2. Like you mentioned, Jessica, beans and almonds/almond butter are good sources of protein. You can try lentils, kidney, black, pinto, refried, black-eyed, and lima beans (keep in mind there is a considerable amount of carbs in beans as well), and chickpeas (or hummus). Along with almonds, you can try cashews and pistachios. Sesame seeds also have quite a bit of protein.
    Other suggestions for proteins:
    Tofu – needs to be organic otherwise it is usually made with genetically modified soybeans
    Soy milk – make sure it’s not genetically modified. Also, there is some controversy on whether soy products are actually good for you or harmful, so use with caution.
    Tempeh – great for you since it is a fermented food
    Seitan which is derived from the protein portion of wheat and used as a mock meat – have not tried this myself
    Spirulina which is a type of algae and found in many supplements/protein drinks
    There are some fruit and vegetable sources of protein as well: avocado, broccoli, spinach, peas, artichoke, and asparagus.
    If you do choose to eat meat, pick grass fed humanely raised beef, and pasture raised organic chicken. You can also try buffalo which is leaner than beef, and ostrich (pretty tasty!) – again, just make sure they were raised humanely and fed natural things. Same goes for eggs, you want organic ones whenever possible.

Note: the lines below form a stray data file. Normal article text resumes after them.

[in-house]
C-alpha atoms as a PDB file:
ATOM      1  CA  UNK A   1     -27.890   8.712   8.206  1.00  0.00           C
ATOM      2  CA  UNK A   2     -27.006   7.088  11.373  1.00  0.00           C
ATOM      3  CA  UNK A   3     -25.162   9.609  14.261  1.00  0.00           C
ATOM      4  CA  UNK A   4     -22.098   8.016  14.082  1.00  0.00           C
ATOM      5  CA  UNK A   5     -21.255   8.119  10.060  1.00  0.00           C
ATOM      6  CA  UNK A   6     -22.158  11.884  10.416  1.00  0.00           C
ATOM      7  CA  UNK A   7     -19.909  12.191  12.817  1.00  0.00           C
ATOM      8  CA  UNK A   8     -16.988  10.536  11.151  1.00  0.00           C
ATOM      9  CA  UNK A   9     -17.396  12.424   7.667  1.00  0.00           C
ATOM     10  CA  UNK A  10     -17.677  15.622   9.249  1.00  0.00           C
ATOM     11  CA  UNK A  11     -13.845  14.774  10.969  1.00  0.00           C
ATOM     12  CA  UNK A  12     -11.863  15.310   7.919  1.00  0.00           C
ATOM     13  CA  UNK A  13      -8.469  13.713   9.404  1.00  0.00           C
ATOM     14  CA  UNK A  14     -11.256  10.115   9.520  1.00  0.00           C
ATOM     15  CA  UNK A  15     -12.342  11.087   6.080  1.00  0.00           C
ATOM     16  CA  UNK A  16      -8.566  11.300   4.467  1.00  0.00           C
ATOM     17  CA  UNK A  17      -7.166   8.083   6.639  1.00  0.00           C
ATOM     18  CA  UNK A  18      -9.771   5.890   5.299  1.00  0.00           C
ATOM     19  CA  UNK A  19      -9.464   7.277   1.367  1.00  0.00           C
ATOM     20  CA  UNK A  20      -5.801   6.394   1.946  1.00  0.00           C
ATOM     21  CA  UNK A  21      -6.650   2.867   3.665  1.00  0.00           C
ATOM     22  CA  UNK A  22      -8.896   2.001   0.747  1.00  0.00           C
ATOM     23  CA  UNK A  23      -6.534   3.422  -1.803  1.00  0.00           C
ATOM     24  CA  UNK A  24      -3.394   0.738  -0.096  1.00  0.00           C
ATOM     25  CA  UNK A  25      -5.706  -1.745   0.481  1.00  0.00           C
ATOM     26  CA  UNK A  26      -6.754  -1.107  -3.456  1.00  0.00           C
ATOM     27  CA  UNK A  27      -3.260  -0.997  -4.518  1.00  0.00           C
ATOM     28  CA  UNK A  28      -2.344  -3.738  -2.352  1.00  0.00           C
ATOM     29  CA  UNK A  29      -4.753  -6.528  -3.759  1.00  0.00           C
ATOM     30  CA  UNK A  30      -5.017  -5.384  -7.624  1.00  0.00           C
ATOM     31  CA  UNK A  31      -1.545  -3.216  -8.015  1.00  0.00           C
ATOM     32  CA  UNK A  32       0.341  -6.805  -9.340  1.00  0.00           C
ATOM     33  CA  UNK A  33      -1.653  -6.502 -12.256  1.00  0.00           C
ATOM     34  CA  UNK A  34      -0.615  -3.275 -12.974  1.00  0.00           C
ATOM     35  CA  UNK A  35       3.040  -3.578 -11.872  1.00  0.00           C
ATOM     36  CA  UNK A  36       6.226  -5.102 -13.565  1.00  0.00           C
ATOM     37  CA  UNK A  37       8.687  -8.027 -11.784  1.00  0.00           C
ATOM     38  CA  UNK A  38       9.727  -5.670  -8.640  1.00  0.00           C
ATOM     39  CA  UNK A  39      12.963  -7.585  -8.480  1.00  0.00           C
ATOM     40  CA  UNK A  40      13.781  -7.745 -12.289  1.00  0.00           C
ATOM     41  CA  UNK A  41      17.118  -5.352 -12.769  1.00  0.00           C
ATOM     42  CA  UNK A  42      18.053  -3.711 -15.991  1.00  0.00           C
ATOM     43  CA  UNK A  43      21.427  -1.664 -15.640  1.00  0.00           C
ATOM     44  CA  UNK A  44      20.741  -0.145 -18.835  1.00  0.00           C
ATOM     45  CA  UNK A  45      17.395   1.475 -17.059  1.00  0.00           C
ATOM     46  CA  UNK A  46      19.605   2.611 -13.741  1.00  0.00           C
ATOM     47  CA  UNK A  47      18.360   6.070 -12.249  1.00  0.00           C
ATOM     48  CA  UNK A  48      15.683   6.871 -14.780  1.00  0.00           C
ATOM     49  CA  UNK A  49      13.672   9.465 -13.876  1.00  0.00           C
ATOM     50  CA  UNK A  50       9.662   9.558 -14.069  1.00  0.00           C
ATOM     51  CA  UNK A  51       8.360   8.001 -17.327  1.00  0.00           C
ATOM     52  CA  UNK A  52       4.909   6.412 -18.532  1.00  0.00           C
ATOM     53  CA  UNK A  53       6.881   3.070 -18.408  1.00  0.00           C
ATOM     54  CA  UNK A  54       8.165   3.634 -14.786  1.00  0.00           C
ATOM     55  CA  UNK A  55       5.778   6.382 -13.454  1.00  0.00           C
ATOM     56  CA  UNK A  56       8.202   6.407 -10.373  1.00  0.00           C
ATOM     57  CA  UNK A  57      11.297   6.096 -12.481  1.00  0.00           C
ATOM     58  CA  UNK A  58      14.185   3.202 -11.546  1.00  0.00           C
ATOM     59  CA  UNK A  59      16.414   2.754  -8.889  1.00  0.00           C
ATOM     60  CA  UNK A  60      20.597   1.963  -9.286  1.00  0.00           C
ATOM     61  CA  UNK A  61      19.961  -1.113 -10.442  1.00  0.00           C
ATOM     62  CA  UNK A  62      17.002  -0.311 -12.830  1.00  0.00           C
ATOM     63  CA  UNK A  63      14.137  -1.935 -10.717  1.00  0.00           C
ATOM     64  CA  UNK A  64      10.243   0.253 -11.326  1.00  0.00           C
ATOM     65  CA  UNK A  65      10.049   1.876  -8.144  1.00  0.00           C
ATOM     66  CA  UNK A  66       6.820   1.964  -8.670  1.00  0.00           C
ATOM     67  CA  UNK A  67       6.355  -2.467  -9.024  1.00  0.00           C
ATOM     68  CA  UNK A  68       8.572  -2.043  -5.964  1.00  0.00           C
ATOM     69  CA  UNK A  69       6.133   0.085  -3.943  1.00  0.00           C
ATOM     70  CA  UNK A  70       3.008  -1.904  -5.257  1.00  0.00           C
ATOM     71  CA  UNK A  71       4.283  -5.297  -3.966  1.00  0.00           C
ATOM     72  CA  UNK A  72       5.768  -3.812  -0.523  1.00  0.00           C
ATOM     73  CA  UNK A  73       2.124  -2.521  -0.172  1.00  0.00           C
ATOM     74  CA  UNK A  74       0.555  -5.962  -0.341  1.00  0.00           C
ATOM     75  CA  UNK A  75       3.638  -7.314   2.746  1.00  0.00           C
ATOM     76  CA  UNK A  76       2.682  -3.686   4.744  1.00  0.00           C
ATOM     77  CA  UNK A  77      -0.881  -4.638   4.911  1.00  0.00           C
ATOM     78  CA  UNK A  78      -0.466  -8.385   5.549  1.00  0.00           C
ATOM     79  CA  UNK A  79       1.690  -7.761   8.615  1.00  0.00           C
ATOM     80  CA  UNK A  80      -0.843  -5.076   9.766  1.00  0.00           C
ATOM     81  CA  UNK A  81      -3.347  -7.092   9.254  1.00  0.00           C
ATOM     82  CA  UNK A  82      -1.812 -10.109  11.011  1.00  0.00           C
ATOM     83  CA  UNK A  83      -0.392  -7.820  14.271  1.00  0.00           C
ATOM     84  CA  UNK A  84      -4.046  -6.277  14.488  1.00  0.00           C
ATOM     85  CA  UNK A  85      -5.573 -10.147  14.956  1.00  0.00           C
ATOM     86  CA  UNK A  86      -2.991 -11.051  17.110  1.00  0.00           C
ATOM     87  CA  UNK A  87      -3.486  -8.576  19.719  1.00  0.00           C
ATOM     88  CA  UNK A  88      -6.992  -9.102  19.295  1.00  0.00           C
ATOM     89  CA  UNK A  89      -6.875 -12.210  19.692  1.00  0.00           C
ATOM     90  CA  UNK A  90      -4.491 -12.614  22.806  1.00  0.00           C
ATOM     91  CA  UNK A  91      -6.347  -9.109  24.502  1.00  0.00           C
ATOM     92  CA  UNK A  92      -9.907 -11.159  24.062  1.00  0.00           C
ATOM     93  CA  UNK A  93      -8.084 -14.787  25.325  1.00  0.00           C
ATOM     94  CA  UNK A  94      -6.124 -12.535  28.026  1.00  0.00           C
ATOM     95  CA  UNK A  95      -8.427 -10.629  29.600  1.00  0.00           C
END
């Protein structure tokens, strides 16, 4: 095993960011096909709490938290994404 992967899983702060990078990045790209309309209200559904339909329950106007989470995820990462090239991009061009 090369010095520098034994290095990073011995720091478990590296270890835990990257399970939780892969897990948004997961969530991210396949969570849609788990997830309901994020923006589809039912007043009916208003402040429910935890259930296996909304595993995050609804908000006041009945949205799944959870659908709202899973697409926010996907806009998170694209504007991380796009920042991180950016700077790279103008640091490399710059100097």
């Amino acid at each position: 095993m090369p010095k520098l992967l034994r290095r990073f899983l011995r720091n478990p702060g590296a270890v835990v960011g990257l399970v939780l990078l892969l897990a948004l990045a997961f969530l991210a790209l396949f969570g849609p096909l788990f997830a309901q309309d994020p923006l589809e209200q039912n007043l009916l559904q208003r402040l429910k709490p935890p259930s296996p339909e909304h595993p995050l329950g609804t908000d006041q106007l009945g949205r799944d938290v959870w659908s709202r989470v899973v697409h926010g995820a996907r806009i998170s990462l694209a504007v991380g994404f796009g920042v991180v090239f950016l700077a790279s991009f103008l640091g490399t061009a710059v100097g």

Fish is another good option and I would go with wild caught. However, I recommend limiting fish to 1-2 times per week due to potential for contamination with toxins, even with wild caught fish, unfortunately.
    Again, dairy isn’t a bad thing, just make sure you are choosing wisely – organic and raw is the way to go whenever possible. The less processed the cheese the better (think ricotta, mozzarella, and goat cheese).
    Organic yogurt is a good choice for protein – especially Greek yogurt which is strained more times than regular yogurt and therefore has more protein. But watch out for artificial sweeteners which are often snuck into yogurts. And if you are worried about sugar, best to eat plain yogurts since flavored ones can contain quite a bit of sugar or high fructose corn syrup.
    Kefir is another great choice – also has benefits of probiotics and if you make it yourself using raw milk it’s that much better!